Peruvian authorities have begun destroying illegal mining operations where 20,000 miners toil in treacherous conditions.
Riot police stand guard at an illegal mining operation in Huepetuhe district on April 28, 2014. Some 1,500 soldiers, police and marines have begun destroying illegal gold mining machinery in Peru’s southeastern jungle region of Madre de Dios. Authorities had given the state’s thousands of illegal miners a deadline to get legal or halt operations.
A police officer wades through the water where canoes are being destroyed as part of a government crackdown on illegal mining at the Punkiri dock on April 30. Soldiers, police and marines have begun destroying illegal gold mining machinery, including the boat engines that belong to people who the government believe transport goods related to illegal mining in the area.
Two police officers stand guard as a miner begs them not to destroy his truck in the Huepetuhe district on April 30. Illegal mining accounts for about 20 percent of Peru's gold exports.
Miners known as Maraqueros ready a rustic type of hydraulic jet known locally as a Chupadera, after hauling the device about 16 meters deep into a crater in La Pampa on May 5.
Manuel Espinosa holds his four-month-old son Edward as he takes a break from mining gold in La Pampa on May 2. Most wildcat miners hail from impoverished highlands communities and barely earn subsistence wages. They chew coca leaf, a mild stimulant, to ward off the fatigue that can lead to fatal accidents.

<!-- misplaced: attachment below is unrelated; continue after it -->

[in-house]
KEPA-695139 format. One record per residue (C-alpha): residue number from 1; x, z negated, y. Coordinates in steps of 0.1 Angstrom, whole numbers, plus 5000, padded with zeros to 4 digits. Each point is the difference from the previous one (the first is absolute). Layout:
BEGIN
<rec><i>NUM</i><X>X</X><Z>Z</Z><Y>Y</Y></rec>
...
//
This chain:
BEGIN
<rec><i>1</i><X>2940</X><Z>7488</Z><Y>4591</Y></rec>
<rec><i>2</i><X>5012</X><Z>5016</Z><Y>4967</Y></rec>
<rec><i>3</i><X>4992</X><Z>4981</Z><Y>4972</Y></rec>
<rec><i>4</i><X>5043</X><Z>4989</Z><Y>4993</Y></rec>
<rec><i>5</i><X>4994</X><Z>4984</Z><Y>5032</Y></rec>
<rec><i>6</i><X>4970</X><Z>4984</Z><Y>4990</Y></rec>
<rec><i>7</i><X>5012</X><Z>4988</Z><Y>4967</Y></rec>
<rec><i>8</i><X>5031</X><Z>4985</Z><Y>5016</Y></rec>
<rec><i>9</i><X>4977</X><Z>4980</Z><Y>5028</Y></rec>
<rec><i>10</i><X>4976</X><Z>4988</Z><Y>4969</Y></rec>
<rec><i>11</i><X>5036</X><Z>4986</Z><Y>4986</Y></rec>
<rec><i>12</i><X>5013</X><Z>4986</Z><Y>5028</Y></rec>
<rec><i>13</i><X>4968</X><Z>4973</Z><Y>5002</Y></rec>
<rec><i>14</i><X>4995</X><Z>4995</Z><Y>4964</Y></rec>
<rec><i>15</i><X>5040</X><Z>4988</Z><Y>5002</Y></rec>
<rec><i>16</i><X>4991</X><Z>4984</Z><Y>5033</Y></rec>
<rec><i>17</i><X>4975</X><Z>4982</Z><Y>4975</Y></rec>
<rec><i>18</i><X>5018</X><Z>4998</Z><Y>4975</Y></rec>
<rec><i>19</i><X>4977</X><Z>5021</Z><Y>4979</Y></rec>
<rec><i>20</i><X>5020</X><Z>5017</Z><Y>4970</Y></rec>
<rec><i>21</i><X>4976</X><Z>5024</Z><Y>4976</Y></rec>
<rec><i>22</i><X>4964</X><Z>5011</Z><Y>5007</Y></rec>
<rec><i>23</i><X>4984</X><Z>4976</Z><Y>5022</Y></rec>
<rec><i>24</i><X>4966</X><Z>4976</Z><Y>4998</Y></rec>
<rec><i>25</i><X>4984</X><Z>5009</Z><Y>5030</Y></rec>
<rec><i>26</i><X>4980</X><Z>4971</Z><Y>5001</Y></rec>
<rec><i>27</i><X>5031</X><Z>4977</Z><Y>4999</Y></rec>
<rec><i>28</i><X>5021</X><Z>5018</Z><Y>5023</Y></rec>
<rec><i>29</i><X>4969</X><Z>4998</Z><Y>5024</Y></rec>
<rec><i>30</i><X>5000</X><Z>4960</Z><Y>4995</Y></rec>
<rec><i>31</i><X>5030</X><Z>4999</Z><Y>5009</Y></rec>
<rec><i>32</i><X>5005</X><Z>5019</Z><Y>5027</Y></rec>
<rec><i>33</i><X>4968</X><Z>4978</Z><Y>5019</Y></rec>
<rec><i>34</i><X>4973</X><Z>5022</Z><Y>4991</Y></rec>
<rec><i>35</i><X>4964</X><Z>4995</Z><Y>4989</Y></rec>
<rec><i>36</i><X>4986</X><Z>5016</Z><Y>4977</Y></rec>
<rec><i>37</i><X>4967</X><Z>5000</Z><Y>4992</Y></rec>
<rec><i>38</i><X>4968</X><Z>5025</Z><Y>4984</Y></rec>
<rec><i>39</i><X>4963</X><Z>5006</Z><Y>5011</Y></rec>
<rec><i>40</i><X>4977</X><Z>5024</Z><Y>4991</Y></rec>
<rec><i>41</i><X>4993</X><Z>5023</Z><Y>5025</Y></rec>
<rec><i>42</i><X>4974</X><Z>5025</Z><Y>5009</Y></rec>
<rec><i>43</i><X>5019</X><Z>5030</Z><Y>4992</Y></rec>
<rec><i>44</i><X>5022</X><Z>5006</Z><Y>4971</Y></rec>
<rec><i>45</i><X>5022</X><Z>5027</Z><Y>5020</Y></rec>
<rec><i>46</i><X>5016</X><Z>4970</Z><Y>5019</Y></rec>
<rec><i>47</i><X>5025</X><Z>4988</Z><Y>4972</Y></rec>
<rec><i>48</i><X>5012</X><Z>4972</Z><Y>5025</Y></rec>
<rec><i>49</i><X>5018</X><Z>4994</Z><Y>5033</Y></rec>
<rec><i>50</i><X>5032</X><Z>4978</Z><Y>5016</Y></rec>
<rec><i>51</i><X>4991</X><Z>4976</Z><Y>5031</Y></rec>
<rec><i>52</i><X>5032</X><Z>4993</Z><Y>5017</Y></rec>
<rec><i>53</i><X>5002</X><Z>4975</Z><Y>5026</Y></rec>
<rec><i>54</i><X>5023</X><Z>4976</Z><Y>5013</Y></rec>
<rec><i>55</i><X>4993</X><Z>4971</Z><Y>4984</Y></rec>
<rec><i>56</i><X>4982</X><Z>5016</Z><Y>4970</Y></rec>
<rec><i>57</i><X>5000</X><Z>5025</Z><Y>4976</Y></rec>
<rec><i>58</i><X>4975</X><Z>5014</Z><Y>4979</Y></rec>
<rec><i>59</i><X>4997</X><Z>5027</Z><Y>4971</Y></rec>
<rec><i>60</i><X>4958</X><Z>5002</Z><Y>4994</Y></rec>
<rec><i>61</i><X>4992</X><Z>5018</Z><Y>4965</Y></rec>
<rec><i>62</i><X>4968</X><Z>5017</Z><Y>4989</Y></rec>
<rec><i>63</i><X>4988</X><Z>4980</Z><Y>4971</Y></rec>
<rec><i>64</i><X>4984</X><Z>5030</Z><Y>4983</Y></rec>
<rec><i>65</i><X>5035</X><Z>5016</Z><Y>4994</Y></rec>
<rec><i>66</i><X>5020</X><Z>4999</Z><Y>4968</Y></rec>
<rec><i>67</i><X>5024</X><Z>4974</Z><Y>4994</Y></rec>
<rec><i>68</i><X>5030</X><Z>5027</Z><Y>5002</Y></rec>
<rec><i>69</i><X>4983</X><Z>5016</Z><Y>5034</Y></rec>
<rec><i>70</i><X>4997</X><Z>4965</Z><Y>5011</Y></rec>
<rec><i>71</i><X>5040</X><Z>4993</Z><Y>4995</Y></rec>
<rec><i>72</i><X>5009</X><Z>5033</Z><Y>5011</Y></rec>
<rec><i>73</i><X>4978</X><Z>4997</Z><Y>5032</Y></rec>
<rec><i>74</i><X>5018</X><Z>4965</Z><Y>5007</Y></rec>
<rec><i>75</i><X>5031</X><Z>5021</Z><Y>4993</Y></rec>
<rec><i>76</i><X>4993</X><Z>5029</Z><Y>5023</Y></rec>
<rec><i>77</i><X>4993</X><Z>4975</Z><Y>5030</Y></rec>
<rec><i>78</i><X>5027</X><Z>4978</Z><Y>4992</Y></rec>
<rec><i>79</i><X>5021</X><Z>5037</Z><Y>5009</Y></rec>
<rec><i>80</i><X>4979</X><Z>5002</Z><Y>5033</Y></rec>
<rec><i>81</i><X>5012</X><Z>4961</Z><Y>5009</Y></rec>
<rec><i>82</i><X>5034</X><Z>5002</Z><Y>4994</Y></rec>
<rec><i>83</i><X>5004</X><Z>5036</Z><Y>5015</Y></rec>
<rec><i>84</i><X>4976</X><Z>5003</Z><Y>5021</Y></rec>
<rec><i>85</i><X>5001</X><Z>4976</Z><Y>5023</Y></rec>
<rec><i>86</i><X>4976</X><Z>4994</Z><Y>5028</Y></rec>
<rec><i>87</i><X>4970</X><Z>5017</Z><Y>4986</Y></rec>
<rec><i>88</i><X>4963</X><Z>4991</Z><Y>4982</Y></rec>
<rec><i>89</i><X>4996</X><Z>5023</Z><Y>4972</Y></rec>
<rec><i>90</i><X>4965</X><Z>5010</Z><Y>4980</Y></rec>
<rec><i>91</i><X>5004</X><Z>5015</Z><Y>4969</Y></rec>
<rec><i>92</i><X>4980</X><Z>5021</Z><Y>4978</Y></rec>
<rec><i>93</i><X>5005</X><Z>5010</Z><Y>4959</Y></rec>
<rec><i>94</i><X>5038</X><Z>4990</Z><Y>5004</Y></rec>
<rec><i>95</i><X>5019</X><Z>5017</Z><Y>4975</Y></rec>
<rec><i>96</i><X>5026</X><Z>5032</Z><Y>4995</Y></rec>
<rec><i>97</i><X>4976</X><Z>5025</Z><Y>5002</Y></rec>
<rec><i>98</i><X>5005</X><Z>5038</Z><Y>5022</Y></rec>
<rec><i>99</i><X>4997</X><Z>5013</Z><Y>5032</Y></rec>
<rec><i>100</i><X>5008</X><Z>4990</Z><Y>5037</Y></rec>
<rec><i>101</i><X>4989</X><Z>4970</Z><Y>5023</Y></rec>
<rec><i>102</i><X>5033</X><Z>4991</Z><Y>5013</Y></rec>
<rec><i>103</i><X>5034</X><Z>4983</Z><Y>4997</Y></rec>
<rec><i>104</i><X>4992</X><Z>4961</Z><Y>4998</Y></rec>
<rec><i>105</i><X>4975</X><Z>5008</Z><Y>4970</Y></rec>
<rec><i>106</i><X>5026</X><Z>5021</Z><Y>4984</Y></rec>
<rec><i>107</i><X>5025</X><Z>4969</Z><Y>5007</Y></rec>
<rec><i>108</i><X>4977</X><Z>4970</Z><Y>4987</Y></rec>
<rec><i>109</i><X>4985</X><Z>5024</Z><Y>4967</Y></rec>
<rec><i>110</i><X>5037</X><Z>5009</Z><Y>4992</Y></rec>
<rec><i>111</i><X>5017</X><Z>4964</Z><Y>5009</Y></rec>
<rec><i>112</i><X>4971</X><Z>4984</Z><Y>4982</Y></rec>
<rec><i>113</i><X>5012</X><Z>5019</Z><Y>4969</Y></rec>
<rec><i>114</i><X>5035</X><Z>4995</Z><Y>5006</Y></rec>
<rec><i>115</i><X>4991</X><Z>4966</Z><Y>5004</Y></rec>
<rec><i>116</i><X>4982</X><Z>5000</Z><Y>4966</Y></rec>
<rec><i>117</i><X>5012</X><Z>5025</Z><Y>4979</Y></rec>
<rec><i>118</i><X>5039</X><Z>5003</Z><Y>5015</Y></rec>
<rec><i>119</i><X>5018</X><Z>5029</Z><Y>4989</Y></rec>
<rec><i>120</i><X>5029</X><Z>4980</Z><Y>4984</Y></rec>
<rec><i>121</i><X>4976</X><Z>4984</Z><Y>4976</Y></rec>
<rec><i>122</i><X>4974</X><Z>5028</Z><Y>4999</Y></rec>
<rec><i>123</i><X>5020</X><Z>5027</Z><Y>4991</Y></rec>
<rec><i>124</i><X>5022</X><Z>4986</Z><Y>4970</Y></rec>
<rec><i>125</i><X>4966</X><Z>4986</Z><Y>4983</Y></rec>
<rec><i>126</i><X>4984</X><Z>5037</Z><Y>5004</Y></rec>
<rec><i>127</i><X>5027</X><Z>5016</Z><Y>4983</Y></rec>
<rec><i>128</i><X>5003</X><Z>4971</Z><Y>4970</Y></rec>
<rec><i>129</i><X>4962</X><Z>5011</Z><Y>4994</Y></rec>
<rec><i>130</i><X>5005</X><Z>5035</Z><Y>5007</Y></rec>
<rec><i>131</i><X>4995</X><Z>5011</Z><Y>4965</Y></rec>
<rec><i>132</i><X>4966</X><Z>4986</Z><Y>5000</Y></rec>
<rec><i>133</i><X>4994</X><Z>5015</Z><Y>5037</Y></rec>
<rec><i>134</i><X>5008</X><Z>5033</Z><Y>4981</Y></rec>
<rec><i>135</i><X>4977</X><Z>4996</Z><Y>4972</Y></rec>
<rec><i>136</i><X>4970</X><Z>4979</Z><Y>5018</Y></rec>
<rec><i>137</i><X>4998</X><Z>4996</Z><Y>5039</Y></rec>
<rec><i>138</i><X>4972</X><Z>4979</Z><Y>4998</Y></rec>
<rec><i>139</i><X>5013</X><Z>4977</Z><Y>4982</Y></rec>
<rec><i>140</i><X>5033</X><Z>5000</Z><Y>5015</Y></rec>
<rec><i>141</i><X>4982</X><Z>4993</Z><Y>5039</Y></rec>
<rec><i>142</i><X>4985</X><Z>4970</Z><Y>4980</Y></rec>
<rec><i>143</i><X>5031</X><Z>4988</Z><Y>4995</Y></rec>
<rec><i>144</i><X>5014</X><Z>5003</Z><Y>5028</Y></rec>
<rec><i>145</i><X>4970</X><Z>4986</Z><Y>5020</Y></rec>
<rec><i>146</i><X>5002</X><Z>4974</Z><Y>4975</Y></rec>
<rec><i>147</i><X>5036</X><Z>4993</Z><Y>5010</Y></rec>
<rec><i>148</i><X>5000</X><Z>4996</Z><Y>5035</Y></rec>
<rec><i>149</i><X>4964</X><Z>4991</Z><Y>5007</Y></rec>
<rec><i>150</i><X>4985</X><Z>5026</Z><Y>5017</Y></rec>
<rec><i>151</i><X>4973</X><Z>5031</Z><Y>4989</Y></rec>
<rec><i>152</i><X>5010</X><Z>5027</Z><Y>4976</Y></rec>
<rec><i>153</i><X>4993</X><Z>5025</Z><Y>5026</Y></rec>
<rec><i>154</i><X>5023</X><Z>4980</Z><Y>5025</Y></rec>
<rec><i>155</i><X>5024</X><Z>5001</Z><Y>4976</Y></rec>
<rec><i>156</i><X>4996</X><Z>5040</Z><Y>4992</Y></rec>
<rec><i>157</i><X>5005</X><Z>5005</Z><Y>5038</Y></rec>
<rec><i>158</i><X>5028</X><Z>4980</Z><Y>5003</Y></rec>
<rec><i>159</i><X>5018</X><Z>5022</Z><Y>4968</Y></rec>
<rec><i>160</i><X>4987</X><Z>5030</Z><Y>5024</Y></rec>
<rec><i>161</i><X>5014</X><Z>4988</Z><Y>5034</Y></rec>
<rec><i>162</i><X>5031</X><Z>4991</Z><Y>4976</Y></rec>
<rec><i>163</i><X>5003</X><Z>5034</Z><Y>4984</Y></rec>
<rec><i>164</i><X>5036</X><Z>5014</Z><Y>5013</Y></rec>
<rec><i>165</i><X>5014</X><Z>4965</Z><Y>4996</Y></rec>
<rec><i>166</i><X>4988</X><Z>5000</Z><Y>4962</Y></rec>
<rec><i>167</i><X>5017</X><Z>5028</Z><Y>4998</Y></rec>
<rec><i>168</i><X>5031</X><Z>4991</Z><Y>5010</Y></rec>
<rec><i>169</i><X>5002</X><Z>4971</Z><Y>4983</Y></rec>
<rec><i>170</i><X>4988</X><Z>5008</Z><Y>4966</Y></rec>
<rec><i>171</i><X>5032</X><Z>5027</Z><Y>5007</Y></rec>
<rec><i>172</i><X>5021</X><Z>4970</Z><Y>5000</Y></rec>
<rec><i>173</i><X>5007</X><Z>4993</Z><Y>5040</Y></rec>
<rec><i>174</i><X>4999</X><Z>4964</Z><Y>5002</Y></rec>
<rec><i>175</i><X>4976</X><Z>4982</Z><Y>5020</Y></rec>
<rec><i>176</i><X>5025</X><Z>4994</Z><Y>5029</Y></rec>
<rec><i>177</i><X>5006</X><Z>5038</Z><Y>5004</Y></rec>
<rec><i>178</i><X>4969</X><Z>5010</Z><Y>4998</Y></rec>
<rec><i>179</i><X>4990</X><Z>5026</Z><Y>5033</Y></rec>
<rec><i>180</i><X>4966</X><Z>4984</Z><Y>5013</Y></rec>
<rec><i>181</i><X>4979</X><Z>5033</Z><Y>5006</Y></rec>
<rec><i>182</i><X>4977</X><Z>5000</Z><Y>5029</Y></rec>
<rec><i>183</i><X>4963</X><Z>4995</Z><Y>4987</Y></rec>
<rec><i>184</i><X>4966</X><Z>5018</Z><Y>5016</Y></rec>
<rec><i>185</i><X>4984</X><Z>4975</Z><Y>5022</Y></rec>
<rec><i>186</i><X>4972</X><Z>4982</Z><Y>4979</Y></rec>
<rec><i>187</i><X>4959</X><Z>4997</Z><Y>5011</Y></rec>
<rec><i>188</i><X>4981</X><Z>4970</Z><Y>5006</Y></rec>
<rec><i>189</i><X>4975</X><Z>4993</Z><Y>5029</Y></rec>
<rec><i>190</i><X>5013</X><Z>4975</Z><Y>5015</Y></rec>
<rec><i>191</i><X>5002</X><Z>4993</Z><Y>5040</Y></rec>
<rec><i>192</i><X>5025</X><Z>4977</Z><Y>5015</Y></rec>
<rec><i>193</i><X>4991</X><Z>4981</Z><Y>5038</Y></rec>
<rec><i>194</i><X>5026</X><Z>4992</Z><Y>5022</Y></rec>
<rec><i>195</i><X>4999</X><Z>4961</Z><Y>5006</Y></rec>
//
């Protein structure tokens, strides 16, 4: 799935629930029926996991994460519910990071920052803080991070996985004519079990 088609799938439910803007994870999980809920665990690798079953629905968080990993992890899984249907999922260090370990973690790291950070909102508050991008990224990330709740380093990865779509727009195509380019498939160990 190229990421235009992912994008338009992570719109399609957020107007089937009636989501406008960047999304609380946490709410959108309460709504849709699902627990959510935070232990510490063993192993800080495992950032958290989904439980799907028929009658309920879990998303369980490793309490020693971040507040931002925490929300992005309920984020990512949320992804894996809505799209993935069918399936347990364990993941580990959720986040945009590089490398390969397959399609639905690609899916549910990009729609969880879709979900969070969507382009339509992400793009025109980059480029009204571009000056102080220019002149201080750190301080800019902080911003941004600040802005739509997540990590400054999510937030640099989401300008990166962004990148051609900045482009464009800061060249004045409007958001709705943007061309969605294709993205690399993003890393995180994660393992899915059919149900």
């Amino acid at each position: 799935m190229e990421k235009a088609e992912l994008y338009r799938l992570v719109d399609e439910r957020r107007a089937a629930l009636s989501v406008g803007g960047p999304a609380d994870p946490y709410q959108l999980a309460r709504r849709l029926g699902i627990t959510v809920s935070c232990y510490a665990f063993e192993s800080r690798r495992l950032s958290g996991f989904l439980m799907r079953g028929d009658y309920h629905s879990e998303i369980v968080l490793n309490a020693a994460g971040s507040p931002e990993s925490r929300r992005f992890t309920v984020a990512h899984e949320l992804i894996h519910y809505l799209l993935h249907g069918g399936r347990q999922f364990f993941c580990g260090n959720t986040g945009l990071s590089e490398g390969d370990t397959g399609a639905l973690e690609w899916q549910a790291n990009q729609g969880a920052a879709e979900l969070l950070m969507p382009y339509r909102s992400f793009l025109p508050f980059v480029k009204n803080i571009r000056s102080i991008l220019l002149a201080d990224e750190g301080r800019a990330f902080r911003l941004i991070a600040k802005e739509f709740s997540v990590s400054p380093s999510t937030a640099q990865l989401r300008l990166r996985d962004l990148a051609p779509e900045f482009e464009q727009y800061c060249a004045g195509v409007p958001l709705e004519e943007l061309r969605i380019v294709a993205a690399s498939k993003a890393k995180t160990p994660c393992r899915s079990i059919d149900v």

Men filter mud as they mine for gold in La Pampa on May 2. Miners kept working despite fears the authorities would arrive at any moment to enforce the crackdown on illegal mining
An aerial photo shows the scale of illegal mining in Huepetuhe district on April 28. The mining uses tons of mercury and has ravaged forests and poisoned rivers.
Women try to rescue some of their belongings after authorities blew up their illegal mining operation in Huepetuhe district on April 28.
Prisaida, 2, sits in the shallow waters of a polluted lagoon in La Pampa on May 3 as her parents mine for gold nearby. The lagoon emerged as a result of miners bombarding the earth with jet streams of water in search of gold. The miners expect they will be soon be evicted.
A miner holds an amalgam of mercury and gold, the fruits from working a 28-hour shift at an illegal gold mine in La Pampa on May 4. Thousands of artisanal gold miners sweat through the long shifts and endure, for a few grams of gold, the perils of collapsing earth, limb-crushing machinery and the toxic mercury used to bind gold flecks.
A sex worker sits with potential customers at an informal bar named La Rica Miel (Delicious Honey), in La Pampa on May 3. Wildcat miners began arriving in 2008, populating shantytowns carved into the jungle along the interoceanic highway where coerced prostitution and tuberculosis now thrive.
A rope hangs around the trunk of a tree at an illegal gold mine in La Pampa on May 3. An estimated 20,000 miners toil in this malarial expanse of denuded rainforest.
-- The Associated Press